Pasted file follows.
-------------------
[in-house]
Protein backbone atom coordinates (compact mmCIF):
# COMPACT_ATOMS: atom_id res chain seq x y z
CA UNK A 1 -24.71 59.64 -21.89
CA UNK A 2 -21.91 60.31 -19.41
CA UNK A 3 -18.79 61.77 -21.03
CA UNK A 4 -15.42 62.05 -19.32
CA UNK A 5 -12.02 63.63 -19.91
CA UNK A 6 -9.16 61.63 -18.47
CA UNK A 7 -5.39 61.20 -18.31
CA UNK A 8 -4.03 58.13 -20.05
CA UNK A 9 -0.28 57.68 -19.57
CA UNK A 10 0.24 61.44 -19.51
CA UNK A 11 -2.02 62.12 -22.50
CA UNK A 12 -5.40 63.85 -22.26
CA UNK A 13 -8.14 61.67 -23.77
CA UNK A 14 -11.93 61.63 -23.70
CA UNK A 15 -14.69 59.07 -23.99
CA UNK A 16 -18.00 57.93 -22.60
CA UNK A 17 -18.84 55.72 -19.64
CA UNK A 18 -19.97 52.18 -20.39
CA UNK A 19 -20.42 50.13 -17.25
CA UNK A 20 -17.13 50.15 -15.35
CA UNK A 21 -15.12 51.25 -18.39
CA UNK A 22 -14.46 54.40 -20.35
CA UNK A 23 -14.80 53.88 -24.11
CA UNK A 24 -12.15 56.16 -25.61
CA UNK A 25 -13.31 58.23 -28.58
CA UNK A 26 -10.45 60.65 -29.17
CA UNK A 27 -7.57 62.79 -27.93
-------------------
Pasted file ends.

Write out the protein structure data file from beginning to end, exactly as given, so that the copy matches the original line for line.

[in-house]
Protein backbone atom coordinates (compact mmCIF):
# COMPACT_ATOMS: atom_id res chain seq x y z
CA UNK A 1 -24.71 59.64 -21.89
CA UNK A 2 -21.91 60.31 -19.41
CA UNK A 3 -18.79 61.77 -21.03
CA UNK A 4 -15.42 62.05 -19.32
CA UNK A 5 -12.02 63.63 -19.91
CA UNK A 6 -9.16 61.63 -18.47
CA UNK A 7 -5.39 61.20 -18.31
CA UNK A 8 -4.03 58.13 -20.05
CA UNK A 9 -0.28 57.68 -19.57
CA UNK A 10 0.24 61.44 -19.51
CA UNK A 11 -2.02 62.12 -22.50
CA UNK A 12 -5.40 63.85 -22.26
CA UNK A 13 -8.14 61.67 -23.77
CA UNK A 14 -11.93 61.63 -23.70
CA UNK A 15 -14.69 59.07 -23.99
CA UNK A 16 -18.00 57.93 -22.60
CA UNK A 17 -18.84 55.72 -19.64
CA UNK A 18 -19.97 52.18 -20.39
CA UNK A 19 -20.42 50.13 -17.25
CA UNK A 20 -17.13 50.15 -15.35
CA UNK A 21 -15.12 51.25 -18.39
CA UNK A 22 -14.46 54.40 -20.35
CA UNK A 23 -14.80 53.88 -24.11
CA UNK A 24 -12.15 56.16 -25.61
CA UNK A 25 -13.31 58.23 -28.58
CA UNK A 26 -10.45 60.65 -29.17
CA UNK A 27 -7.57 62.79 -27.93